Friday, January 13, 2017

The 2016 Book Report:

Two thousand and sixteen has now vaporized itself into history and while I had set up to read 25 books within said year, I miscounted the darned number I've gone through and missed out on the 25th book. I did only have about 3 days left  of the year when I finished what turned out as the 24th - Sir A. C. Doyle's "The Study in Scarlet"; but supposing I read one that was only a pamphlet-thick in the remaining days, then I would have completed the bloomin' challenge, right? What a lamentable oversight... 

Be that as it may, like what Mr. Gibbs said about the supposed death of Commodore Norington in "Dead Man's Chest," "Best not wallow in our sorrows!" Another year is upon you and I and here's hoping I would be able to complete 25 indeed (though not a promise), but in the meantime, here's my recap. 

Among the books I went through this year, I've proven why classics such as "War and Peace" and "Tale of Two Cities" are choice books for centuries and understand why it will remain so. These books have the staying power of mercurial objects with their universal themes, representations, characterization and even quite frankly their moral lessons. 

"The Picture of Dorian Gray" I thought was psychological with a touch of supernatural and one I imagine would play with someone's mind if one allows it. "Twenty Thousand Leagues" was venturesome and quite fun.  It was the year of my first Balzac with "Cousin Bette" which was rather lengthy but I can now surmise that Balzac is my French auteur du jour en cé moment. "Romola" I enjoyed too, not realizing it was set in Renaissance Florence with the likes of Niccolo Machiavelli making a cameo appearance, George Eliot is a true power house in English Lit; makes one curious about the authoress.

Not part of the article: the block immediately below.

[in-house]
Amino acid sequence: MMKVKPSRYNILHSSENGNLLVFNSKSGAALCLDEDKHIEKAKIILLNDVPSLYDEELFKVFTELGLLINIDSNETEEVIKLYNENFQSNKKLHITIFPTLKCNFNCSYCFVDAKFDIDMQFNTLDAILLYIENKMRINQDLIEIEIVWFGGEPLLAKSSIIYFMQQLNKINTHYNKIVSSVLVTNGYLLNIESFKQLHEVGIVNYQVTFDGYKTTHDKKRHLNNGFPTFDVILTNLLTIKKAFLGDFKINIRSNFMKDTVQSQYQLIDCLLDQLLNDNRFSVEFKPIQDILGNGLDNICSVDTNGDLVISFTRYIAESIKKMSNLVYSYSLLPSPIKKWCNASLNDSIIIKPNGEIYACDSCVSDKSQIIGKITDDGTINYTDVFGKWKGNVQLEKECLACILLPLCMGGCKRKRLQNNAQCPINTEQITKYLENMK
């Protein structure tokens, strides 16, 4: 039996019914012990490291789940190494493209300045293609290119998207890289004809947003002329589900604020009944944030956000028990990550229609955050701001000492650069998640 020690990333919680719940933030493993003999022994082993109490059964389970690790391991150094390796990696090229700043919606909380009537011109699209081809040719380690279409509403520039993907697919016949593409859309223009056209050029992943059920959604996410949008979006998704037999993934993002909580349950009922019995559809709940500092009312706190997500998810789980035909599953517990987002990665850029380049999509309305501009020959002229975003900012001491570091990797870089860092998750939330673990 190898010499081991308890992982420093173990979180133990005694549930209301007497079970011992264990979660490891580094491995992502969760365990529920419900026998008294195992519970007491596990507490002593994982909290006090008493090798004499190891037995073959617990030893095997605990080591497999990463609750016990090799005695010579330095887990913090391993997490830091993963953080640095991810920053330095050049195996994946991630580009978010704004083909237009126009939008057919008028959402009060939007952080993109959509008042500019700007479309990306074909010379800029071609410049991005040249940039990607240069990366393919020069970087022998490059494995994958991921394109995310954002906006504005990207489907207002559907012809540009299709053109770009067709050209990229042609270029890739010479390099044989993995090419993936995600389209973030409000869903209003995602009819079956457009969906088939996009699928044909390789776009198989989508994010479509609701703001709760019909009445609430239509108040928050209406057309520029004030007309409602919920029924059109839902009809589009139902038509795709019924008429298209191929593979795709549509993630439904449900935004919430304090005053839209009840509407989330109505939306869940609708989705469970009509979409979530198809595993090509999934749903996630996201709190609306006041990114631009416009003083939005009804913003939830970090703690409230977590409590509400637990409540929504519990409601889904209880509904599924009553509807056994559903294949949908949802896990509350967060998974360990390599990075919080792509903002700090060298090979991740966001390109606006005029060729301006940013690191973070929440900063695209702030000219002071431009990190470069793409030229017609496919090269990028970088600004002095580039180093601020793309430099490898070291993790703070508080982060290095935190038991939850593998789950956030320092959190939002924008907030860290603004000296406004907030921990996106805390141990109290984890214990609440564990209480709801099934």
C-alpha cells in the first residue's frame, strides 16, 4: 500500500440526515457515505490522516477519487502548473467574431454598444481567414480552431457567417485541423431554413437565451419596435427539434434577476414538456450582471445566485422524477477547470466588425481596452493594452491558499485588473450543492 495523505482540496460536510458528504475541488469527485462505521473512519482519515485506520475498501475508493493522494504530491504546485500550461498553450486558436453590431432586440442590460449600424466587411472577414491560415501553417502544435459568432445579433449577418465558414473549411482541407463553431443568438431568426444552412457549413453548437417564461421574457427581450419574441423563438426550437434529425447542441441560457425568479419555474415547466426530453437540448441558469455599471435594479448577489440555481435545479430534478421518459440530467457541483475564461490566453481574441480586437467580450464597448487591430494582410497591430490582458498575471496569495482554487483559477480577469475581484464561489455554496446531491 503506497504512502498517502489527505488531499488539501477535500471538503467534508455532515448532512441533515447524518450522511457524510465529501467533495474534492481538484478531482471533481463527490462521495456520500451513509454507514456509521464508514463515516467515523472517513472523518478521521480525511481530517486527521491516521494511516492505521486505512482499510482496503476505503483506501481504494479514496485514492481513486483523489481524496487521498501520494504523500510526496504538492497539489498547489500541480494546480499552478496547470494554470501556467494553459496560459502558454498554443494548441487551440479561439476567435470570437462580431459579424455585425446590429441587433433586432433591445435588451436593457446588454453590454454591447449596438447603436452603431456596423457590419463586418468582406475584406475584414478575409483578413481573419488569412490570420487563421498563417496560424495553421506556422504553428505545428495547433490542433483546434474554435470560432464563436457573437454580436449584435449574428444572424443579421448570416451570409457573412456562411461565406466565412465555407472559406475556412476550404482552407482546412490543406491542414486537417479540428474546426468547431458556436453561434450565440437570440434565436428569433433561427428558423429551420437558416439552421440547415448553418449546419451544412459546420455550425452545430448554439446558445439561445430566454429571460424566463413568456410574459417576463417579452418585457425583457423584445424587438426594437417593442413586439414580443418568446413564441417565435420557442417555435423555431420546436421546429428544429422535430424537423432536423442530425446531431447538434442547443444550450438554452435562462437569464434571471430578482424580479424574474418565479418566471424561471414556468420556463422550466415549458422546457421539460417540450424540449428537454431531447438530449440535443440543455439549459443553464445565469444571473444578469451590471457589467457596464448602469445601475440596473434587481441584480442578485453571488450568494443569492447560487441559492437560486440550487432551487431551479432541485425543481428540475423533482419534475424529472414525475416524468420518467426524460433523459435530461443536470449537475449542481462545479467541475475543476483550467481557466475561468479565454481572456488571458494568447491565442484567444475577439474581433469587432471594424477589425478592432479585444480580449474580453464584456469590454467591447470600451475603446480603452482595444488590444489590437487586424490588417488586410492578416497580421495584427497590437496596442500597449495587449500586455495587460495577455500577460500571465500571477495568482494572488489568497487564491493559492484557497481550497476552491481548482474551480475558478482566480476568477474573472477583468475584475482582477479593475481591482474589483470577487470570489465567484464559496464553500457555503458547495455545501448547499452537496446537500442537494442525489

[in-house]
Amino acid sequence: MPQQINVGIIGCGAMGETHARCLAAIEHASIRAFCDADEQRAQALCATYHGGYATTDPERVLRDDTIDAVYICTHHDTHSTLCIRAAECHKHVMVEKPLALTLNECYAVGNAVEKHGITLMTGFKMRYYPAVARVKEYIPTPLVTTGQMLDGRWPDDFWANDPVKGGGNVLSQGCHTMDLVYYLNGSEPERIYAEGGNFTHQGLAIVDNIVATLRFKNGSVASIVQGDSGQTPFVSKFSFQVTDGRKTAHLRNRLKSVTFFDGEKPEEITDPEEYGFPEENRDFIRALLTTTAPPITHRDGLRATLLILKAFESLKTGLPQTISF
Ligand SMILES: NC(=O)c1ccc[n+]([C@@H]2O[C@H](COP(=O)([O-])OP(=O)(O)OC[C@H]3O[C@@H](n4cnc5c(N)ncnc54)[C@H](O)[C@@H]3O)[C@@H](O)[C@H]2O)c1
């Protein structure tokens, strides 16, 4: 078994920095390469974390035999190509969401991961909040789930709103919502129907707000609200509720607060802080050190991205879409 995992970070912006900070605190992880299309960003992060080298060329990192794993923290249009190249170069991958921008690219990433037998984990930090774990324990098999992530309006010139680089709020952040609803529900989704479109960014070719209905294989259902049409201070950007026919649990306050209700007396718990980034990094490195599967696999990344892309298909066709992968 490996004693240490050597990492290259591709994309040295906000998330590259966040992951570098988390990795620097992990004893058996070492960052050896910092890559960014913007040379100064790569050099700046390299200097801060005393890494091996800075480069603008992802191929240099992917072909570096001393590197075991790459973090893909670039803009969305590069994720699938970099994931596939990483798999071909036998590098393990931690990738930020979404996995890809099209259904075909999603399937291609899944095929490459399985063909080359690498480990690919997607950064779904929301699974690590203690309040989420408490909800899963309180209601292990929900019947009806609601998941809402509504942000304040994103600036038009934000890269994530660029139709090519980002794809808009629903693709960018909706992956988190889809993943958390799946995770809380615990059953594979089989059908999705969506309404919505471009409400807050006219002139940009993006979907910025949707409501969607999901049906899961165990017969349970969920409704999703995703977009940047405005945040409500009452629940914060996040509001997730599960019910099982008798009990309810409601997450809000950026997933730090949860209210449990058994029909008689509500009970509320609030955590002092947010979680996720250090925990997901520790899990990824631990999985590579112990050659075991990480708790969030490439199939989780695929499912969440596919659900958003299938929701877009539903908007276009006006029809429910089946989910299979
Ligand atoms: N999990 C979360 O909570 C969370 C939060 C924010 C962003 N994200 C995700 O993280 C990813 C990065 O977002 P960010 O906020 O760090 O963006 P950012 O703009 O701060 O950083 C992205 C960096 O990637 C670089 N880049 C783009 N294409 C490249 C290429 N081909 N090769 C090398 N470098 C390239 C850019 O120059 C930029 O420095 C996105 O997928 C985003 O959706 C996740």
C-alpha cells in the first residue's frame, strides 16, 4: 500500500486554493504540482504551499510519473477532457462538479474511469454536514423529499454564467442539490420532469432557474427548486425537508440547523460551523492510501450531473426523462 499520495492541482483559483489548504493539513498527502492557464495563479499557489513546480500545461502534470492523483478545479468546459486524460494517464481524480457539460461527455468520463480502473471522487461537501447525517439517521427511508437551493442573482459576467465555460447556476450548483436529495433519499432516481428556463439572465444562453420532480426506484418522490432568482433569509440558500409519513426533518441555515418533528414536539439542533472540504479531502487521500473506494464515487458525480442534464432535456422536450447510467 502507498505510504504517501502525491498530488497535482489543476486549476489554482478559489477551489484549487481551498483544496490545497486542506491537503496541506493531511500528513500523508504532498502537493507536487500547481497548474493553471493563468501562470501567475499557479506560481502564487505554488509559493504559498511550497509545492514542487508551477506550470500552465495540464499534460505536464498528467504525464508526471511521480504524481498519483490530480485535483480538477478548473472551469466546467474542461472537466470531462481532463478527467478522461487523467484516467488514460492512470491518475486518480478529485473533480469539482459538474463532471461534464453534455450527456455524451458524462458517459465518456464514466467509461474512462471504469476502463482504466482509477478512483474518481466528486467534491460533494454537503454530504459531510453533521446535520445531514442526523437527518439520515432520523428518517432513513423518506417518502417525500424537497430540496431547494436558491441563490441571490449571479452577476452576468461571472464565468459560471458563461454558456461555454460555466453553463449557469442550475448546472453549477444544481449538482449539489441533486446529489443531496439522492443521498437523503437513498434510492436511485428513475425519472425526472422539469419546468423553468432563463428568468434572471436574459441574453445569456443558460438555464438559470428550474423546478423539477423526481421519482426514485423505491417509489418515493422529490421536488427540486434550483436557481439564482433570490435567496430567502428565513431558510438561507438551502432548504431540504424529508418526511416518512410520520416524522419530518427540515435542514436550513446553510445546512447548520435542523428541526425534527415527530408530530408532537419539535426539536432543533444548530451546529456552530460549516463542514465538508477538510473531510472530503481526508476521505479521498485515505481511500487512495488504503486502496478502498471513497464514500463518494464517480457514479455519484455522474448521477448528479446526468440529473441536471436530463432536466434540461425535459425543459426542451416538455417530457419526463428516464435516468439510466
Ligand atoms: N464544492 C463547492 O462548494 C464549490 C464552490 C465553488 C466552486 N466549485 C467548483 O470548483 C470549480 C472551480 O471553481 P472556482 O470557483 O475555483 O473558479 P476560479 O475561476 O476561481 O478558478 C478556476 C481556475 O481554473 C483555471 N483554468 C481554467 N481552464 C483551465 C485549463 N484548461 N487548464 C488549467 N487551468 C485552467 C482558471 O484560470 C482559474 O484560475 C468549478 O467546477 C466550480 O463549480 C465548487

Among the contemporary ones I've read, "The Book Thief" was heart-rending and Diane Ackerman's was like an encyclopedia of the cuerpo mortal. "The Other Hand" or "Little Bee" had a questionable ending in my view, one that I would ask the author about if I ever did meet him for I could not see it as equitable at all. Bourdain's "Kitchen Confidential" was informative in terms of the culinary substratum, and "The Sisters Brothers" was funny apart from a few hiccups. "Blindness" was disturbing and thought-provoking, so much that "The Age of Innocence" became a breath of fresh air. 

In all, my reading choices weren't regrettable and here's looking forward to more books in 2017; one never knows whether I'll be able to finish 25 of those codices this time? 

Ciao my dearests! And as I always say, "Read! Even if it's just a dictionary." 


1. (January) The Elegance of a Hedgehog, Muriel Barbery  
2. (February, March) War and Peace, Leo Tolstoy  
3. (March) The Truth About the Harry Quebert Affair, Joel Dickson  
4. (March) Cooking with Fernet Branca, James Hamilton Paterson  
5. (April) Love in the Time of Cholera, Gabriel Garcia-Marquez  
6. (April) The Sisters Brothers, Patrick DeWitt  
7. (May) The Book Thief, Marcus Zusak
8. (May) The Natural History of the Senses, Diane Ackerman  
9. (May, June) Twenty Thousand Leagues Under the Sea, Jules Verne   10. (June) Blindness, José Saramago  
11. (July) Age of Innocence, Edith Wharton  
12. (July) The Guernsey Literary and Potato Peel Pie Society, Annie Barrows, Mary Anne Shaffer  
13. (August) Balzac and the Little Seamstress, Dai Sijie  
14. (August, September) Kitchen Confidential, Anthony Bourdain  
15. (September) The Girl Who Saved the King of Sweden, Jonas Johansson  
16. (September) The Picture of Dorian Gray, Oscar Wilde  
17. (October) The Old Curiosity Shop, Charles Dickens  
18. (October) Cousin Bette, Honoré de Balzac   
19. (October, November) Persuasion, Jane Austen    
20. (November, December) Little Bee or The Other Hand (UK), Chris Cleave  
21. (December) Romola, George Eliot  
22. (December) A Tale of Two Cities, Charles Dickens  
23. (December) Sign of the Four, Arthur Conan Doyle  
24. (December) A Study in Scarlet, Arthur Conon Doyle